The Berlin Wall - or what's left of it...

Stupidly, I was so keen to get the long run out of the way on Saturday morning that I didn’t eat or drink enough. I had 2 slices of toast, a glass of water and a dash of insulin. In retrospect this was hardly enough to last the best part of 2 hours but I guess there’s no substitute for experience so next time I’ll kick-off a little better prepared. But it did get me thinking about the body’s energy supply and the dreaded ‘wall’ I keep hearing about.

For those that are not aware, the wall is best described as a virtual barrier the body struggles to get through once it has depleted its energy supplies. During a marathon race, usually at around the 20-mile mark, the liver and muscles run out of the much-needed glycogen supplies that provide energy to the legs and arms. Once this happens the body will switch to another energy source, fat. Unfortunately, burning fat for energy is far less efficient and the body grinds to a halt. Symptoms? Exhaustion, weakness, dizziness and even hallucinations. Check out this poor bloke who hits the wall in the final 200m of the London Marathon. I don’t like the look of that at all; the body not even having enough energy to walk like a normal person. 

Annoyingly, most marathon training plans won’t actually set you off on a full 26-mile practice run before the big day. In fact, almost all of them cap off the maximum distance at around 20 miles before tapering off a couple of weeks before race day. So we’ll never actually experience the wall until we’re being watched by half-a-million people, at which point you’ll probably just want to curl up into a ball and die!

So how do you prepare for the wall? Think P.C.D. (no, not the Pussycat Dolls. But hey, whatever works for you).

  • Pace
    Keeping to a steady pace during a run can be very difficult. The top athletes have pacers who tag-team around the marathon course keeping the athletes bunched together so they don’t travel too fast and burn out at the end. There may even be pacers within the masses that you can run with (Runner’s World offer free pace groups). Alternatively, wear a bench-mark bracelet that you can pick up on the day that will give you your correct split-times that you’ll need to stick to.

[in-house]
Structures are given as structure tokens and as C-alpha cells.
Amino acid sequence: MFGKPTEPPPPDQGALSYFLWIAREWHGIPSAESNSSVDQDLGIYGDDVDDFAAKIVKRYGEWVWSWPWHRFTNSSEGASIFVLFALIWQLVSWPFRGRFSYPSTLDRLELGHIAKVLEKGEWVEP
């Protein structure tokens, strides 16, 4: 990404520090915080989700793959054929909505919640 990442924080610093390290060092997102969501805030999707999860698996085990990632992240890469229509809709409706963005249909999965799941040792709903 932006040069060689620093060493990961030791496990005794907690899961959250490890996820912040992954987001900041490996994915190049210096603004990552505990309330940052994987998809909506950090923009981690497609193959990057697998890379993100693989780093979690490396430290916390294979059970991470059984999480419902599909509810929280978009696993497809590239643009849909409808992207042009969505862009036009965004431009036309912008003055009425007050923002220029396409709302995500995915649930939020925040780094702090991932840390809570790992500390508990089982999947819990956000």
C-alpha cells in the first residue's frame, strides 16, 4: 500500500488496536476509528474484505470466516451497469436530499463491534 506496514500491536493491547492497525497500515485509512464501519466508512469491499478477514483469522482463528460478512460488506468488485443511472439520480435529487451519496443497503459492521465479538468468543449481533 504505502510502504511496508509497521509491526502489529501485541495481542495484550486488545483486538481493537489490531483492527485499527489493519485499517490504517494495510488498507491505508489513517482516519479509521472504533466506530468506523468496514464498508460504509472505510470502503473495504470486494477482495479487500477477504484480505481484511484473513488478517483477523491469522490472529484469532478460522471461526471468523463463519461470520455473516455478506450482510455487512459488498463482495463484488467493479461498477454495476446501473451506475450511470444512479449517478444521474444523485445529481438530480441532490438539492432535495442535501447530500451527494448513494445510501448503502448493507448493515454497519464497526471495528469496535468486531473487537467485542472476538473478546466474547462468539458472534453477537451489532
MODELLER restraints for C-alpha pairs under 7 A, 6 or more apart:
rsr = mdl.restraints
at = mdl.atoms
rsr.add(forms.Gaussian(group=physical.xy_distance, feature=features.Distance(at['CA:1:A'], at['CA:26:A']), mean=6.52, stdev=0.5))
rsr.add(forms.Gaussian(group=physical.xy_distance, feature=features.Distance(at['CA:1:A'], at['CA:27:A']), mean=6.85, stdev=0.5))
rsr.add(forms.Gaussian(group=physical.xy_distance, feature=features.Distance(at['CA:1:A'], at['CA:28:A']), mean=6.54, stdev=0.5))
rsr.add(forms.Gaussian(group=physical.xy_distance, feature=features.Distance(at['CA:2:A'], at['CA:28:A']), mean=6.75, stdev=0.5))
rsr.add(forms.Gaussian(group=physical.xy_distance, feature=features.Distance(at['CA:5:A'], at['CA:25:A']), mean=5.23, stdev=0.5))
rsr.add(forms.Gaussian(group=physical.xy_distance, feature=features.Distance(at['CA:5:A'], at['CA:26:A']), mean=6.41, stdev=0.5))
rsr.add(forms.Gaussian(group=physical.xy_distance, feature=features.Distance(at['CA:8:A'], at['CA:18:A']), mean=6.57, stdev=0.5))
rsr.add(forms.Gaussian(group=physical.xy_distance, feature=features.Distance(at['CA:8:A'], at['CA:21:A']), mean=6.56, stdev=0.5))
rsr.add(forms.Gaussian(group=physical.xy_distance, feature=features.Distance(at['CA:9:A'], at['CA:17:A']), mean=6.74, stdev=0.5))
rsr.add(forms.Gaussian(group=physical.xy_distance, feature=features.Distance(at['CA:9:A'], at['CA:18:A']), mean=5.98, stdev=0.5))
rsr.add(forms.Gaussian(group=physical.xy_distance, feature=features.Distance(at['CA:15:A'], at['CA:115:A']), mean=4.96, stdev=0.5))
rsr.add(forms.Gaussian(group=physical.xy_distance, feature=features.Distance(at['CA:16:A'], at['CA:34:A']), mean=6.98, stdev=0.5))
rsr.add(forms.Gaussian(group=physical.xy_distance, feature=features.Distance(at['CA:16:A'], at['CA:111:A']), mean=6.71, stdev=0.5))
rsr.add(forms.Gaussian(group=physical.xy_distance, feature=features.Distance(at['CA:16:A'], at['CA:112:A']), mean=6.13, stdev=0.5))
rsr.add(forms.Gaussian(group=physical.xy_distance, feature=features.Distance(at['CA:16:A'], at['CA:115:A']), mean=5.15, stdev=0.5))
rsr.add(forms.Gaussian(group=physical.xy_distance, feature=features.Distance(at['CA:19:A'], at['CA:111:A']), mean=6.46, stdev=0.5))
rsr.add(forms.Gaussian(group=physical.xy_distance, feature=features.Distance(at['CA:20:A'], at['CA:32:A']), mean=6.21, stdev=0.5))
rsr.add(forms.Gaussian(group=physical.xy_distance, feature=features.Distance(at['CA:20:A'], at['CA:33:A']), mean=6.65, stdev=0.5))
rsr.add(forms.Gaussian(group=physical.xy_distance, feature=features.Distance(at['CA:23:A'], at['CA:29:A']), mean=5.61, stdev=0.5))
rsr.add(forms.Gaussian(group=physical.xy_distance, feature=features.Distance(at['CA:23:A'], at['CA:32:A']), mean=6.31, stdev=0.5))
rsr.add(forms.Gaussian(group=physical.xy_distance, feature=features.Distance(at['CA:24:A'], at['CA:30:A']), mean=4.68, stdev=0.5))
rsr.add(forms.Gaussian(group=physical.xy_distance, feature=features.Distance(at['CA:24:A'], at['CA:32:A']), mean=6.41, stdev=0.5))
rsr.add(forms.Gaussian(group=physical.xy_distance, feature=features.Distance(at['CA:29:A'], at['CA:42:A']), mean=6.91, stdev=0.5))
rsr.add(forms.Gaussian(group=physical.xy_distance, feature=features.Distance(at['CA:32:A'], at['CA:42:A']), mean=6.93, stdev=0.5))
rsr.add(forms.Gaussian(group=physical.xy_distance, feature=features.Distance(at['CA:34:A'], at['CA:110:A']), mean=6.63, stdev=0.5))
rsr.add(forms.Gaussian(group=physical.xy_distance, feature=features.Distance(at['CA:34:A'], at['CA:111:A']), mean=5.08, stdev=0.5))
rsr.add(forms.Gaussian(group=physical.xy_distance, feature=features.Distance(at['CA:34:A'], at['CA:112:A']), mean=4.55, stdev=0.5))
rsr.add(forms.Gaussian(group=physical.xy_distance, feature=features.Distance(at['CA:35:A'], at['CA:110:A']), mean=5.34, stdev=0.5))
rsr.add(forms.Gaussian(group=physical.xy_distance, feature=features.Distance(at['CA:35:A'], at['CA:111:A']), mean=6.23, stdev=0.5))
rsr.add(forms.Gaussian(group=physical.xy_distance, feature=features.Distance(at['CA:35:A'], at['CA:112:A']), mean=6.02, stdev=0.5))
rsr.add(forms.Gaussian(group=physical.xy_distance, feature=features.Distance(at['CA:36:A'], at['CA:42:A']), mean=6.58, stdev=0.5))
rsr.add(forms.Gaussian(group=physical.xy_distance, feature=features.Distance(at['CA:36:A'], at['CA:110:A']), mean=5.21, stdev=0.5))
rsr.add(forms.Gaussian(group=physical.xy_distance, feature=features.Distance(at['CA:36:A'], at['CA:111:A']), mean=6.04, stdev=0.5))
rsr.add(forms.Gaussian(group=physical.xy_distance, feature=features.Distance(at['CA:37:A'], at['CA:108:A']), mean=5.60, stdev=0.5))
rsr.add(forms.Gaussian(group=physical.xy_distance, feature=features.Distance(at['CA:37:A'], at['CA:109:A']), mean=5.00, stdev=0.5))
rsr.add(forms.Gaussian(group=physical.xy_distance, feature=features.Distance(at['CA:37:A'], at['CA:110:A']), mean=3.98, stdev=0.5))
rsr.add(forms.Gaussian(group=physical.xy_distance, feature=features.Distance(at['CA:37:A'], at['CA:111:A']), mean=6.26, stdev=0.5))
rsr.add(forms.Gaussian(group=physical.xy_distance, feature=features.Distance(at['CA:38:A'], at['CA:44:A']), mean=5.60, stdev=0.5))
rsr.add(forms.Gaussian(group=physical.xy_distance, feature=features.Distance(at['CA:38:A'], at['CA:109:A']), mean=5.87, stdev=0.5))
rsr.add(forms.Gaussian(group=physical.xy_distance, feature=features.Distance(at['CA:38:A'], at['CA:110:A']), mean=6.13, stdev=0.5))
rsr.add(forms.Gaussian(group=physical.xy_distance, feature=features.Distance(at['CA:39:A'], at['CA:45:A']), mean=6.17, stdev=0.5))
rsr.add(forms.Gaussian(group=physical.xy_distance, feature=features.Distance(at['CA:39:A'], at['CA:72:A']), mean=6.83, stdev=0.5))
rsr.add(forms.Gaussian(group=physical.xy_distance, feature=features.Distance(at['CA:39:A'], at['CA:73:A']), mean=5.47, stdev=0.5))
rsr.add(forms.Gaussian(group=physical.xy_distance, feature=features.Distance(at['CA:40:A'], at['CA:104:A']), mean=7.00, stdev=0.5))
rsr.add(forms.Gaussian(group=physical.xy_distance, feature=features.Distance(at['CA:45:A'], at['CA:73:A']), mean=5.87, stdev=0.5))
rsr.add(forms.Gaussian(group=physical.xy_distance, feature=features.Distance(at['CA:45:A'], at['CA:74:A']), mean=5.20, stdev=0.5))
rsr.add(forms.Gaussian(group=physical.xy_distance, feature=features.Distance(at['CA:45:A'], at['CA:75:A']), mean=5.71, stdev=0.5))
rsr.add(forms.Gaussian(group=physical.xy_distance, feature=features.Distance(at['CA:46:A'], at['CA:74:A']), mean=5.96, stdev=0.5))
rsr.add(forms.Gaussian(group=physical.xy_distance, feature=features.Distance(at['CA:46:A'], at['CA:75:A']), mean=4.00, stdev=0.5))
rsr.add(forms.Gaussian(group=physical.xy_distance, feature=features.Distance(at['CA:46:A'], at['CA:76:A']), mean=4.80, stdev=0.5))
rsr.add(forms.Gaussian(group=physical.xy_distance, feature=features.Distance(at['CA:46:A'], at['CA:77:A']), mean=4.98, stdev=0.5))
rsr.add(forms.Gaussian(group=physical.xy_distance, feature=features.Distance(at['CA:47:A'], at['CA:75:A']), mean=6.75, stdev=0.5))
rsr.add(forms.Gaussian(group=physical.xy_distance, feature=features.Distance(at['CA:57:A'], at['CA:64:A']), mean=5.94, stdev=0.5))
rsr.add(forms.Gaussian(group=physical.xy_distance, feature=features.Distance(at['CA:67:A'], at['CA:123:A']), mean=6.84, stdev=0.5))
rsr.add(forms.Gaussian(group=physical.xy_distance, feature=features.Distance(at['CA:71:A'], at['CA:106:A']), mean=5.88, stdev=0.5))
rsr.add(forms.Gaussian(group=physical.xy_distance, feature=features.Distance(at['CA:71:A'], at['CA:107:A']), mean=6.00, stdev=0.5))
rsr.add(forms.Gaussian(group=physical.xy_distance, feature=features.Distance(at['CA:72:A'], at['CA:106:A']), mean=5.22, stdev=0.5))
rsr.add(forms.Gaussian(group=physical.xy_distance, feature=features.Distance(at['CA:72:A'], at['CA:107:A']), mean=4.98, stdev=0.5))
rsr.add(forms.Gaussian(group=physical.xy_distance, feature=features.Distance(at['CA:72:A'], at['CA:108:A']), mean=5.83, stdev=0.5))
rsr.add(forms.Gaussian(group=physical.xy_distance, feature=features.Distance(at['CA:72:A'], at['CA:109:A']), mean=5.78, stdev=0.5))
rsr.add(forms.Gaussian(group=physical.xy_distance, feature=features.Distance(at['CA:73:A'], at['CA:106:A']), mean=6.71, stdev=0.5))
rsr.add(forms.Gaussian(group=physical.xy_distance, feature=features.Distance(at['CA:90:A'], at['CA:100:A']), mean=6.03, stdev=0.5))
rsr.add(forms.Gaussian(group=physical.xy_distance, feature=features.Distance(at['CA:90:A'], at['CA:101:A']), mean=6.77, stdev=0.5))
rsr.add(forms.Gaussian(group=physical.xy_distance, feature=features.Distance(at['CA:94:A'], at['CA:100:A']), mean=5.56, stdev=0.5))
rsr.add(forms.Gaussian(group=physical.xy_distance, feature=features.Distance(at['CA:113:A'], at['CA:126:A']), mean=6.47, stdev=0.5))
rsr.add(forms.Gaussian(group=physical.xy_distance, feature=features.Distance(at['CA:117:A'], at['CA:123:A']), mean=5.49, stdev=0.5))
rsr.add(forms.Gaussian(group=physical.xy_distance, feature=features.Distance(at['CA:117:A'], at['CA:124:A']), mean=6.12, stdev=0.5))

• Carbs
    Many marathoners (marathoni?) will over-load on carbs during the two days up until the race and decrease their training regime to allow the body to store the glycogen levels for the big day. Also, consuming carbohydrates during the race is a must. Most sports drinks will suffice but some also like to experiment with sports gels at around the 15-mile mark and pre-empt hitting the wall.
     
  • Determination 
    If you do ‘bonk’ (another cracking term for wall hitting) then you’re not going to get through it without a little will power. Having your friends and family there at mile 20, cheering you on will give you a huge boost so make sure you round up your friends and get them to shout inspiring abuse at you at strategic points around the course.

Two pints of Golden Syrup and a pack of sugar please.

Apparently, experiencing the wall is similar to the effects of hypoglycemia due to the low blood-sugar levels. I’m diabetic and have had my fair share of hypos. They’re not pretty and I’m understandably nervous but I’m sure with some experimentation I’ll be OK. If any of you have any suggestions, tips or previous experience then I’d love to hear from you. Although I have had a lot of practice at hitting real walls (I live with my girlfriend), I’m in new territory here.